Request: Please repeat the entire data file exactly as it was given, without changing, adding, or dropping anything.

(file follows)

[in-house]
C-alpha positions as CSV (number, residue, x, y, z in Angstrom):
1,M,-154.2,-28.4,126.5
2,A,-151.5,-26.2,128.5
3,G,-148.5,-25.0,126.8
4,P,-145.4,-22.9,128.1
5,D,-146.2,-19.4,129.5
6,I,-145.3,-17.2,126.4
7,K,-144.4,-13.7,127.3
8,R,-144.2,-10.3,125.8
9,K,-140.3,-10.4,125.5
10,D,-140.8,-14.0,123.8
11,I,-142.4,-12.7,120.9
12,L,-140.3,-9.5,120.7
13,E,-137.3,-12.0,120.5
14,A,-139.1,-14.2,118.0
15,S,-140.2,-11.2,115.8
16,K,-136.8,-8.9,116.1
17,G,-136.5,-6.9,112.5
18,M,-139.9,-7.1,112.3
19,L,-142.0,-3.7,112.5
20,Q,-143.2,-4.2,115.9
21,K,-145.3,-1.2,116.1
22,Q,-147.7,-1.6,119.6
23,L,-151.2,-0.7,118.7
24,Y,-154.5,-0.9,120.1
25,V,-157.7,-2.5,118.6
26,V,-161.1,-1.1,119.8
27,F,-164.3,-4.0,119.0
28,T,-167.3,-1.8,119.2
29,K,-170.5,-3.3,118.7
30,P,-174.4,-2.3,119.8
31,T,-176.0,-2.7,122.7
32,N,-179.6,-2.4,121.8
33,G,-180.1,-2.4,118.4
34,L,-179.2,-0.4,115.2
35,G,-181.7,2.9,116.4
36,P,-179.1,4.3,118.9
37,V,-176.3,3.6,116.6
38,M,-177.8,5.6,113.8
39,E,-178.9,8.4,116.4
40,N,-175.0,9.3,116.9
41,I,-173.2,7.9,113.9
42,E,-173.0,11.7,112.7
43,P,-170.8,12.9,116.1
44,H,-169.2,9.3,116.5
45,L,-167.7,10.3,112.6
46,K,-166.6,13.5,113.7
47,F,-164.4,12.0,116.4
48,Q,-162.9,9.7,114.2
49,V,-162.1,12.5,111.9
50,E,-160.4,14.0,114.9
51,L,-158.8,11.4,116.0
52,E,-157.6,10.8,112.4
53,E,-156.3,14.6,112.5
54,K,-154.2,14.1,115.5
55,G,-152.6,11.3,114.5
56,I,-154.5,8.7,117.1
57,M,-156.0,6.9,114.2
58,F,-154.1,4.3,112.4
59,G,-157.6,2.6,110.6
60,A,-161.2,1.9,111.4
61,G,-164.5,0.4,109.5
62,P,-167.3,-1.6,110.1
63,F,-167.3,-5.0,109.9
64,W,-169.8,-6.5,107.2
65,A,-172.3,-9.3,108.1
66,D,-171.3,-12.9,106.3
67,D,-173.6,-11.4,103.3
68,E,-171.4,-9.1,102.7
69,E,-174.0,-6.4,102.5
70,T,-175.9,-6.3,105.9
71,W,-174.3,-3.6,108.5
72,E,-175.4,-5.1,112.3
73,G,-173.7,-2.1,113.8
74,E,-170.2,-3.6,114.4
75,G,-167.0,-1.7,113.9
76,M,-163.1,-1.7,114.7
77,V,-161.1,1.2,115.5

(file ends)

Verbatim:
[in-house]
C-alpha positions as CSV (number, residue, x, y, z in Angstrom):
1,M,-154.2,-28.4,126.5
2,A,-151.5,-26.2,128.5
3,G,-148.5,-25.0,126.8
4,P,-145.4,-22.9,128.1
5,D,-146.2,-19.4,129.5
6,I,-145.3,-17.2,126.4
7,K,-144.4,-13.7,127.3
8,R,-144.2,-10.3,125.8
9,K,-140.3,-10.4,125.5
10,D,-140.8,-14.0,123.8
11,I,-142.4,-12.7,120.9
12,L,-140.3,-9.5,120.7
13,E,-137.3,-12.0,120.5
14,A,-139.1,-14.2,118.0
15,S,-140.2,-11.2,115.8
16,K,-136.8,-8.9,116.1
17,G,-136.5,-6.9,112.5
18,M,-139.9,-7.1,112.3
19,L,-142.0,-3.7,112.5
20,Q,-143.2,-4.2,115.9
21,K,-145.3,-1.2,116.1
22,Q,-147.7,-1.6,119.6
23,L,-151.2,-0.7,118.7
24,Y,-154.5,-0.9,120.1
25,V,-157.7,-2.5,118.6
26,V,-161.1,-1.1,119.8
27,F,-164.3,-4.0,119.0
28,T,-167.3,-1.8,119.2
29,K,-170.5,-3.3,118.7
30,P,-174.4,-2.3,119.8
31,T,-176.0,-2.7,122.7
32,N,-179.6,-2.4,121.8
33,G,-180.1,-2.4,118.4
34,L,-179.2,-0.4,115.2
35,G,-181.7,2.9,116.4
36,P,-179.1,4.3,118.9
37,V,-176.3,3.6,116.6
38,M,-177.8,5.6,113.8
39,E,-178.9,8.4,116.4
40,N,-175.0,9.3,116.9
41,I,-173.2,7.9,113.9
42,E,-173.0,11.7,112.7
43,P,-170.8,12.9,116.1
44,H,-169.2,9.3,116.5
45,L,-167.7,10.3,112.6
46,K,-166.6,13.5,113.7
47,F,-164.4,12.0,116.4
48,Q,-162.9,9.7,114.2
49,V,-162.1,12.5,111.9
50,E,-160.4,14.0,114.9
51,L,-158.8,11.4,116.0
52,E,-157.6,10.8,112.4
53,E,-156.3,14.6,112.5
54,K,-154.2,14.1,115.5
55,G,-152.6,11.3,114.5
56,I,-154.5,8.7,117.1
57,M,-156.0,6.9,114.2
58,F,-154.1,4.3,112.4
59,G,-157.6,2.6,110.6
60,A,-161.2,1.9,111.4
61,G,-164.5,0.4,109.5
62,P,-167.3,-1.6,110.1
63,F,-167.3,-5.0,109.9
64,W,-169.8,-6.5,107.2
65,A,-172.3,-9.3,108.1
66,D,-171.3,-12.9,106.3
67,D,-173.6,-11.4,103.3
68,E,-171.4,-9.1,102.7
69,E,-174.0,-6.4,102.5
70,T,-175.9,-6.3,105.9
71,W,-174.3,-3.6,108.5
72,E,-175.4,-5.1,112.3
73,G,-173.7,-2.1,113.8
74,E,-170.2,-3.6,114.4
75,G,-167.0,-1.7,113.9
76,M,-163.1,-1.7,114.7
77,V,-161.1,1.2,115.5